WASHINGTON (Reuters) – The U.S. Consumer Financial Protection Bureau released its long-awaited payday loan measure on Tuesday that reverses an Obama-era proposal requiring lenders to first ensure a borrower is able to repay them.
Consumer advocates blasted the move as yet another sign the Trump administration is getting soft on predatory lenders.
The rule follows the agency’s 2019 proposal to seek new recommendations on whether to implement the so-called “repayment capacity” provision for emergency loans, as low as $500, which are usually repaid on the borrower’s next payday. Lenders would have been required to ensure that borrowers had the means to repay a loan and meet other living expenses.
On Tuesday, the agency said “after reassessing the legal and evidentiary bases for these provisions and finding them insufficient,” it would remove the provision in its new rule.
“Our actions today ensure consumers have access to credit in a competitive marketplace, have the best information to make informed financial decisions, and maintain key protections without impeding that access,” said agency director Kathy Kraninger, adding that the CFPB would continue to monitor the small dollar loan industry and enforce the law against bad actors.
The CFPB was created in the aftermath of the 2007-2009 global financial crisis to crack down on predatory lenders. While lenders say its payday rules would effectively eliminate critical bridge financing for borrowers, consumer advocates have long criticized lenders for charging borrowers annualized interest rates that often run into the hundreds of per cent. hundred.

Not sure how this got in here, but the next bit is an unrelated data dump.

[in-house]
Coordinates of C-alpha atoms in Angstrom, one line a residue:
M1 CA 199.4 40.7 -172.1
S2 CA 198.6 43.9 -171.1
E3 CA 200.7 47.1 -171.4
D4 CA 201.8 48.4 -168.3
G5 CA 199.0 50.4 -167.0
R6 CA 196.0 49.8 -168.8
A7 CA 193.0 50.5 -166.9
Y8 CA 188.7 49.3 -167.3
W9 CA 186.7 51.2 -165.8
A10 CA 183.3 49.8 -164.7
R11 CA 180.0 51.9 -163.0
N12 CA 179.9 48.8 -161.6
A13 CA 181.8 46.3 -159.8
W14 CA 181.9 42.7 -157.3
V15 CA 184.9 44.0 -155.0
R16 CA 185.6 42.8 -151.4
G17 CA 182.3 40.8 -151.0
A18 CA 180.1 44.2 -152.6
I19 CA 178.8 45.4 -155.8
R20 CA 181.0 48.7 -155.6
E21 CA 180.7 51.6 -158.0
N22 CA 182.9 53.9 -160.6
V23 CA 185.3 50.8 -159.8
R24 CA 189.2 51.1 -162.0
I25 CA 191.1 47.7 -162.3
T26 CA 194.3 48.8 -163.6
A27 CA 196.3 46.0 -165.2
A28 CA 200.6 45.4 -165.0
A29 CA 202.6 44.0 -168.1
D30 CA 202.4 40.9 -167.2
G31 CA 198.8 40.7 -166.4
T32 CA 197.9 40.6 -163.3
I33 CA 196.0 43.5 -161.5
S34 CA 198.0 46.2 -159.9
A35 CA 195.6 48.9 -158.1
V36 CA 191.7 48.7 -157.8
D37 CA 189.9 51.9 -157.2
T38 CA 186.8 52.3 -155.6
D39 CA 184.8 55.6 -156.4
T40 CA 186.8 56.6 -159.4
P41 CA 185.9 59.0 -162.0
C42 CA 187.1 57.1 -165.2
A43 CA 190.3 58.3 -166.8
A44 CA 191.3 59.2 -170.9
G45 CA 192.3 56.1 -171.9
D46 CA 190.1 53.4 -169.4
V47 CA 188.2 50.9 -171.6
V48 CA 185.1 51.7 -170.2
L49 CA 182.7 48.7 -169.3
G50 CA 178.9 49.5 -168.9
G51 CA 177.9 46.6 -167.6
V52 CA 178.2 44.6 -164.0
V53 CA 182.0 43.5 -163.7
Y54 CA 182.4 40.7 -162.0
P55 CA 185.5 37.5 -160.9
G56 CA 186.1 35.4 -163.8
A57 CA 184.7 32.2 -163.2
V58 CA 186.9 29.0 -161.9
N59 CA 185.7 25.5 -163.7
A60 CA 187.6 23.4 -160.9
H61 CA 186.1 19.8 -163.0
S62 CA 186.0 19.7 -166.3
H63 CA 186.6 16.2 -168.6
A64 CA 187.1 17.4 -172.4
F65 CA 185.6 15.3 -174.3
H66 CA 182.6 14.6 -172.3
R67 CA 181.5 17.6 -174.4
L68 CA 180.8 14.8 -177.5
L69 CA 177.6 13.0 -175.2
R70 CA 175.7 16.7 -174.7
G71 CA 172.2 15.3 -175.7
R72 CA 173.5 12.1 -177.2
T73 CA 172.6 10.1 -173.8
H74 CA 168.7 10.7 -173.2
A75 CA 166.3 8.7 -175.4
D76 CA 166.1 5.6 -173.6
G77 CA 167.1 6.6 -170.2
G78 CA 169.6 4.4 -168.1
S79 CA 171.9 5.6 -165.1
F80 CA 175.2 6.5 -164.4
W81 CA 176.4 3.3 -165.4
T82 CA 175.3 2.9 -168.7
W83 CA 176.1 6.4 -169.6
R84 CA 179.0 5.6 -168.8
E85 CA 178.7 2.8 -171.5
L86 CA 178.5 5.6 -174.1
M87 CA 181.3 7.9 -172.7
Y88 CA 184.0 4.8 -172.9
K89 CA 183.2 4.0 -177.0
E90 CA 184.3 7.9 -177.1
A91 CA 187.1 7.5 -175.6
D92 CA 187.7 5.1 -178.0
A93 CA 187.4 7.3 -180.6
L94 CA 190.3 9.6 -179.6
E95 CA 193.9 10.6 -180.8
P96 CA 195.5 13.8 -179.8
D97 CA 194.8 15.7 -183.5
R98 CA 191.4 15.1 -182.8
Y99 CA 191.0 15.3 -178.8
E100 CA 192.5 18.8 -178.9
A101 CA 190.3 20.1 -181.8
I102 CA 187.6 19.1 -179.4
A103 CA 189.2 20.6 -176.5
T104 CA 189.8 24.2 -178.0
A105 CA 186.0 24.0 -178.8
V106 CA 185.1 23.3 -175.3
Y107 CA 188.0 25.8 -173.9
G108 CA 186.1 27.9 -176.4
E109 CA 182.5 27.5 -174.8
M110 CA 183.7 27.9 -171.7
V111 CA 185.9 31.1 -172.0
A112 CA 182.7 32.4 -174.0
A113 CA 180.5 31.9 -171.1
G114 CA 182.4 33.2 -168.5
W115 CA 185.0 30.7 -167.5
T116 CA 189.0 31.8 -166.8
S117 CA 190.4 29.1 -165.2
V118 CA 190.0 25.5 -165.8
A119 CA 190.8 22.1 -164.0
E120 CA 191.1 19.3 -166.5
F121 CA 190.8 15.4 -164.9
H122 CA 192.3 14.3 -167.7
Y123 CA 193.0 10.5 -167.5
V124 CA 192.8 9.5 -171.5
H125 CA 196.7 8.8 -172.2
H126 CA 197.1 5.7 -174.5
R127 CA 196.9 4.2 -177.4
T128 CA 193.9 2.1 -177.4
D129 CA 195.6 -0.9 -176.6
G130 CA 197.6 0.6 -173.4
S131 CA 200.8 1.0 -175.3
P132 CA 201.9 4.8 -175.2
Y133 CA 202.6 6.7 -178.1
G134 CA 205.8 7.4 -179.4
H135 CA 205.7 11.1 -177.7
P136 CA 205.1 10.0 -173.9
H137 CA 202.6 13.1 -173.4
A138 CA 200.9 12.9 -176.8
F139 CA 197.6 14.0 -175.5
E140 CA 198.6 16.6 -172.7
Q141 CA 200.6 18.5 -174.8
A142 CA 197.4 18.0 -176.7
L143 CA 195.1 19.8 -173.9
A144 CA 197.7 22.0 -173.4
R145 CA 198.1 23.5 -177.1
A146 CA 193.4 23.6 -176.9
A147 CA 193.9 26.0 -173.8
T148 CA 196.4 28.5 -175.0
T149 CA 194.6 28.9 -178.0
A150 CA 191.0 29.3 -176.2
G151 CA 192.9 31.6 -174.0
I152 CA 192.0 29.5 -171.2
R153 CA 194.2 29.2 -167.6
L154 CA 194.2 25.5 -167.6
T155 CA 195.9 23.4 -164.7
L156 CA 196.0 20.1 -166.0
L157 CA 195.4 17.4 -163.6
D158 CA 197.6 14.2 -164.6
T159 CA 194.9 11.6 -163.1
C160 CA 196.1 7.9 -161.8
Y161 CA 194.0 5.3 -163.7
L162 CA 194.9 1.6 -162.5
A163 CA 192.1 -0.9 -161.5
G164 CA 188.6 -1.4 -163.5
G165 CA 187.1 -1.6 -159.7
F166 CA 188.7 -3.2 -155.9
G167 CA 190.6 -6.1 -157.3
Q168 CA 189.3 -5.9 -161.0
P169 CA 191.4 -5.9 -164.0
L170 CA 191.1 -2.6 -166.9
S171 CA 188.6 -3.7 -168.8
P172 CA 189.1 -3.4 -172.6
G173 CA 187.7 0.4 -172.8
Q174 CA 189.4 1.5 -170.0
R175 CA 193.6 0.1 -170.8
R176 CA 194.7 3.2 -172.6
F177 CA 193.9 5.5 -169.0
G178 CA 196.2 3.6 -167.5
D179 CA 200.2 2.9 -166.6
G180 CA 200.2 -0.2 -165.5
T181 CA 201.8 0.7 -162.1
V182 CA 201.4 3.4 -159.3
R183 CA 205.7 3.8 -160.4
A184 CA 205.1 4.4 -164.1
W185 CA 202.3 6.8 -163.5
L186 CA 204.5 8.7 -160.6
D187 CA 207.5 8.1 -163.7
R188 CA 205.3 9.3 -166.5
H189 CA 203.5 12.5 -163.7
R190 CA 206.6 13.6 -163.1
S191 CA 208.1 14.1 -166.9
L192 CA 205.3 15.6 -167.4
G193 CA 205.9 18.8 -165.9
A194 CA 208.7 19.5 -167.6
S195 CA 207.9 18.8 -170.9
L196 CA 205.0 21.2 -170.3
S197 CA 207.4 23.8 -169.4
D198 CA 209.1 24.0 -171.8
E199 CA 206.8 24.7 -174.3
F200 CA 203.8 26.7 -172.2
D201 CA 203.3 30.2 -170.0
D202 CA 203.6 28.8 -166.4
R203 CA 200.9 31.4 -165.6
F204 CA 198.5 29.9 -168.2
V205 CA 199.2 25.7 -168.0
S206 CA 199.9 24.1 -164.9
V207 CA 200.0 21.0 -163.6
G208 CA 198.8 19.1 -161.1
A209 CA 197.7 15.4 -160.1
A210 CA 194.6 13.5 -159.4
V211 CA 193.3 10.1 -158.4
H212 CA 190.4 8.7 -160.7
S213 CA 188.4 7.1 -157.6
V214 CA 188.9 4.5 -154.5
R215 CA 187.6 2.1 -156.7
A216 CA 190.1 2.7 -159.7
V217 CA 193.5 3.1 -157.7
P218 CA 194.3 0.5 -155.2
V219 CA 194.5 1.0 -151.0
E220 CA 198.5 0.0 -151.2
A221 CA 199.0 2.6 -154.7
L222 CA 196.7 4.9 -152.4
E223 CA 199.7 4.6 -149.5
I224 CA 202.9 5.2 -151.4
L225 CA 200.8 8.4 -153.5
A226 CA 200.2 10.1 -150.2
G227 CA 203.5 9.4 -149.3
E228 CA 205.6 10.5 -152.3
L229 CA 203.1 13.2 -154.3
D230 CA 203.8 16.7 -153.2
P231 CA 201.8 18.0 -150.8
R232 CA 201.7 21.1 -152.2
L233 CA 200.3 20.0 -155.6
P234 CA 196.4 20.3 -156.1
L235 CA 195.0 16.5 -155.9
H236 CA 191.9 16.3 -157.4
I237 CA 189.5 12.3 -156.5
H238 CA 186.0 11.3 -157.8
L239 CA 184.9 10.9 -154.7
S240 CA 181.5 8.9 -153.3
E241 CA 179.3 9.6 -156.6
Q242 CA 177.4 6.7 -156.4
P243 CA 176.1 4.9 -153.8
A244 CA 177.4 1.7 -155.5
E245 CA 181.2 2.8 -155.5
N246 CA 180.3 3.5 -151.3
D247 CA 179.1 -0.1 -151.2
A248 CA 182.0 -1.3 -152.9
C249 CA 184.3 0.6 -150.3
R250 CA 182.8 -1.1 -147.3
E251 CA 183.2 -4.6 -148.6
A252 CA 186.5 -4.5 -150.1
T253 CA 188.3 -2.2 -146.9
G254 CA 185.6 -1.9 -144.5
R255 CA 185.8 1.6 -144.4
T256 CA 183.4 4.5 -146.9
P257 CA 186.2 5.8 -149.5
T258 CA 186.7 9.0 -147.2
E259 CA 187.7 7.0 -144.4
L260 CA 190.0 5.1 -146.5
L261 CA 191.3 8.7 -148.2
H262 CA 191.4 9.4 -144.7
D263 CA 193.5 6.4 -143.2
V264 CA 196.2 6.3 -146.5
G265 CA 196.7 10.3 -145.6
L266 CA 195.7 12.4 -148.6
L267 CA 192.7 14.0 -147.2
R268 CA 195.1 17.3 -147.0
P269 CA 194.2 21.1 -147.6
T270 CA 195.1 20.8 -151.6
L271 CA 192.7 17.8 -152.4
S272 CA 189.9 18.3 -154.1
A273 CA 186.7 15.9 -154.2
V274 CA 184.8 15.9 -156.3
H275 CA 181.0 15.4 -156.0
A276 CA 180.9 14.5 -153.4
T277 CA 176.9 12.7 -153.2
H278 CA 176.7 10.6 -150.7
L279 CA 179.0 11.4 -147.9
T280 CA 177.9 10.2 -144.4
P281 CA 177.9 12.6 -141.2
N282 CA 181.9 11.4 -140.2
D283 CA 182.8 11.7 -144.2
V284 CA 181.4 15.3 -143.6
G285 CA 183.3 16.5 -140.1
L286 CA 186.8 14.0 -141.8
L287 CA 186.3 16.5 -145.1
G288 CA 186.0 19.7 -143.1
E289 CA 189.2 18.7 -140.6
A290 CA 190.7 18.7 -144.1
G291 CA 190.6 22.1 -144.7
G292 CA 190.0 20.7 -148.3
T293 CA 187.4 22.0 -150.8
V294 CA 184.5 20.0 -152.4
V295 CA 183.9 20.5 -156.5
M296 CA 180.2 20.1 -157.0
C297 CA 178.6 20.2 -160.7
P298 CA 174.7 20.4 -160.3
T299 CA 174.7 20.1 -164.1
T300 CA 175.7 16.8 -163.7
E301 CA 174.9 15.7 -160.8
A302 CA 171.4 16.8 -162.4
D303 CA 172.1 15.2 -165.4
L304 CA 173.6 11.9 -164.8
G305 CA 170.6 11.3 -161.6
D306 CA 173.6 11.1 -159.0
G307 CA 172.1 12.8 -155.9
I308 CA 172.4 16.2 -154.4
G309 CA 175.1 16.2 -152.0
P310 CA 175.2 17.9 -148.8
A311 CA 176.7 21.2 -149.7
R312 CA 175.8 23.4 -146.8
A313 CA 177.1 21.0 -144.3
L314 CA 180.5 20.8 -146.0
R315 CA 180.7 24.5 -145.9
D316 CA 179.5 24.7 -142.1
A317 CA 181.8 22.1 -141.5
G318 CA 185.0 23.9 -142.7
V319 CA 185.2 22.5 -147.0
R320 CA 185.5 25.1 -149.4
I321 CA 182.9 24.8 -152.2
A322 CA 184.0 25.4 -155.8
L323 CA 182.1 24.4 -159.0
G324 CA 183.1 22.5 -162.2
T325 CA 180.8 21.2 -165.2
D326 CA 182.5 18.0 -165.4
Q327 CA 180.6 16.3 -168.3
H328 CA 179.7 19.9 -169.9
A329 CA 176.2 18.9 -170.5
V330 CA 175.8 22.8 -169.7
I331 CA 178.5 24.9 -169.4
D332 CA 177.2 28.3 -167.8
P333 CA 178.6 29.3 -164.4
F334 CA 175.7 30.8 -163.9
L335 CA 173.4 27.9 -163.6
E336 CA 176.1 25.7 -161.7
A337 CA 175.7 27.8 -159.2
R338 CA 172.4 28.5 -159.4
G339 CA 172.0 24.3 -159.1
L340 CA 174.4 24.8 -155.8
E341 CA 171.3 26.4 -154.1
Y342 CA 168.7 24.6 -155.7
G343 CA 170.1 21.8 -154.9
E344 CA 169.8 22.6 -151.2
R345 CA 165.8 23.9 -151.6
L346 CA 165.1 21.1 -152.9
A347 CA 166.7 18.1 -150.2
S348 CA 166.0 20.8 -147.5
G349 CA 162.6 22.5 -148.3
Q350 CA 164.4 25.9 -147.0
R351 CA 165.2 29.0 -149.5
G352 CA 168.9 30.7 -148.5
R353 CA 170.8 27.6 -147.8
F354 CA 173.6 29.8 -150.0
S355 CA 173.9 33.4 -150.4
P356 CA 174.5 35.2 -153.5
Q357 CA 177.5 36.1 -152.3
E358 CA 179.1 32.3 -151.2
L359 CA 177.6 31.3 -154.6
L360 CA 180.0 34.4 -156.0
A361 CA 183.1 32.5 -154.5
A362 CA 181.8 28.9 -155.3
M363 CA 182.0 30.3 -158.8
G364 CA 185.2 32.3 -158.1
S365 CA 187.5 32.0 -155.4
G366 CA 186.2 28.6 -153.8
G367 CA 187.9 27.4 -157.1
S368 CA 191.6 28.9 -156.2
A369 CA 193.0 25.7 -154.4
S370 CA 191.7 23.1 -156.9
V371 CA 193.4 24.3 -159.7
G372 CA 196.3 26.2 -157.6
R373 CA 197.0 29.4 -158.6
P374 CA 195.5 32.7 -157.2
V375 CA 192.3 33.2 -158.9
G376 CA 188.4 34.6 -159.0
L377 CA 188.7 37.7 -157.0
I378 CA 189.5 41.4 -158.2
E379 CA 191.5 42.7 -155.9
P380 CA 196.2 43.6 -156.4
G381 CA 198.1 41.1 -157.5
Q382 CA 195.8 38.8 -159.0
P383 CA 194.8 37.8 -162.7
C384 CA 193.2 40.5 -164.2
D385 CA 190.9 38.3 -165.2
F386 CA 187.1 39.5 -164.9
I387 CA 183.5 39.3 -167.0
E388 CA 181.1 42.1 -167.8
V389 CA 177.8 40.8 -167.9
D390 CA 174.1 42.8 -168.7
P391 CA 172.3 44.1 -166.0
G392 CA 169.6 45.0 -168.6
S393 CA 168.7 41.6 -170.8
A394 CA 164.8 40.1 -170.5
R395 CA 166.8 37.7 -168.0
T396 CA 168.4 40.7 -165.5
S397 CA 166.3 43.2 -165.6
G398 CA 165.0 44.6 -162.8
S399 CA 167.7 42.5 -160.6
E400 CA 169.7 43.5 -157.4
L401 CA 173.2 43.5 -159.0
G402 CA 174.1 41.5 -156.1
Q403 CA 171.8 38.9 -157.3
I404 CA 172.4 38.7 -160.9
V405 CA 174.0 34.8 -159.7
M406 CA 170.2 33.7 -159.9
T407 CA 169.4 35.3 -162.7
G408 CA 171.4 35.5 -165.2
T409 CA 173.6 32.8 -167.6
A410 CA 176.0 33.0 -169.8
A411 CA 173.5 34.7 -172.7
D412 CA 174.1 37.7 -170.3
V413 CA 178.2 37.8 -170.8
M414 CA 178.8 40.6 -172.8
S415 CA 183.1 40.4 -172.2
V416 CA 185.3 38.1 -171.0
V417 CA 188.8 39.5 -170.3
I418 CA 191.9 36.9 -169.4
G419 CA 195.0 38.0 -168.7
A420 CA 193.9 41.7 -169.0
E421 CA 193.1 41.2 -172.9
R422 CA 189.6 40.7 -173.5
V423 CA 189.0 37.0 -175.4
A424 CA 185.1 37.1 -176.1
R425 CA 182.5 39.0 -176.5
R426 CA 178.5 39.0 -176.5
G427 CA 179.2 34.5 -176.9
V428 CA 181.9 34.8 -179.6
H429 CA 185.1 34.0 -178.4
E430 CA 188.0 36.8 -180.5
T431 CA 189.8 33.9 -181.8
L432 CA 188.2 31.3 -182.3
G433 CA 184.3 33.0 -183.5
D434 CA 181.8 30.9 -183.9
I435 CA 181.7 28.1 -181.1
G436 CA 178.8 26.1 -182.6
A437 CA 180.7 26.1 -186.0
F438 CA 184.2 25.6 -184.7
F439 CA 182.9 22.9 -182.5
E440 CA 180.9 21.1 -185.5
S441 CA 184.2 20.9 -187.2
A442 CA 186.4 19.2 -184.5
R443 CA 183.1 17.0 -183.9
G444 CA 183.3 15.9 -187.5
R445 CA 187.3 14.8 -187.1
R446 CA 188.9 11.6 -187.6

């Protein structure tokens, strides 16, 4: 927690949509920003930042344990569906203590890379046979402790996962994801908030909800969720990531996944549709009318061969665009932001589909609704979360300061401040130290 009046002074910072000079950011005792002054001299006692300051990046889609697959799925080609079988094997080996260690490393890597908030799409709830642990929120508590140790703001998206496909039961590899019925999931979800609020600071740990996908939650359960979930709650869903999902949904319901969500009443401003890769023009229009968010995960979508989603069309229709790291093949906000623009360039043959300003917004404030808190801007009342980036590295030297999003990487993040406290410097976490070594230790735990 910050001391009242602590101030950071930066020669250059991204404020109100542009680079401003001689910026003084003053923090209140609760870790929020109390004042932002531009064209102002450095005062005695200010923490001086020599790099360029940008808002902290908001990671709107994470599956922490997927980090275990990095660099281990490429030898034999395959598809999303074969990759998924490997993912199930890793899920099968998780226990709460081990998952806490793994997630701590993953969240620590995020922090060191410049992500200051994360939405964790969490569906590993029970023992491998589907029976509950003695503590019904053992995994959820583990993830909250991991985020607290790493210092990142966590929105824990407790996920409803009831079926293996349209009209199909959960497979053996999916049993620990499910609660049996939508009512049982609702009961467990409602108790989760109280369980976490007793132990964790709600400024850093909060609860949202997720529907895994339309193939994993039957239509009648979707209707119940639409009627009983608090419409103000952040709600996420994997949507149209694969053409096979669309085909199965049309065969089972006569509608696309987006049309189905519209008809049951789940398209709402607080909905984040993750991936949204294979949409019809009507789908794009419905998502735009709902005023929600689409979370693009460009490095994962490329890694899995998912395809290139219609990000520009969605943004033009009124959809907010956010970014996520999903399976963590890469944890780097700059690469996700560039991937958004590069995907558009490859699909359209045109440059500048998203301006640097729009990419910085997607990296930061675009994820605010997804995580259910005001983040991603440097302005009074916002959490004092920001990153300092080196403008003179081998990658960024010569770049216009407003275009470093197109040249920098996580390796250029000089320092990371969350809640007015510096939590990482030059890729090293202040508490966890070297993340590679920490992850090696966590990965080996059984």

Democrat Joe Biden, who will face Republican President Donald Trump in the November 3 election, said in a statement that the decision was “a boon for predatory lenders” and would be a burden on working families already struggling with the crisis. coronavirus pandemic.
“Relaxing restrictions against predatory behavior by payday lenders is shameful in itself, but to do so in the midst of a devastating pandemic when countless families face unimaginable financial hardship is completely inexcusable,” Biden said.
The new measure does not change the payment provisions of the 2017 rule, which prohibits lenders from making another attempt to withdraw funds from an account where two consecutive attempts have failed unless consumers consent otherwise. withdrawals, the agency said.
Industry groups, including the Community Financial Services Association of America, have argued that the agency’s measure does not go far enough.
“We are very disappointed that the CFPB chose to leave the payment provisions of the rule of origin intact. The Bureau’s own evidence did not support its payment practices provisions, which were flawed and based on unreliable data. substantiated, as are the repayment capacity provisions,” said D. Lynn DeVault, President of CASA.
Charla Rios, a researcher at the Washington-based consumer advocacy group Center for Responsible Lending, said the current coronavirus disruption could lead to greater demand for small-dollar loans and that the CFPB rule is actively facilitating damages. consumers at a time of crisis and uncertainty.
“Families need the CFPB to work instead to ensure they are treated fairly by enforcing the common sense rule that payday lenders should make loans that borrowers can reasonably afford to repay,” said Rios.
Reporting by Katanga Johnson; Editing by Richard Chang and Chizu Nomiyama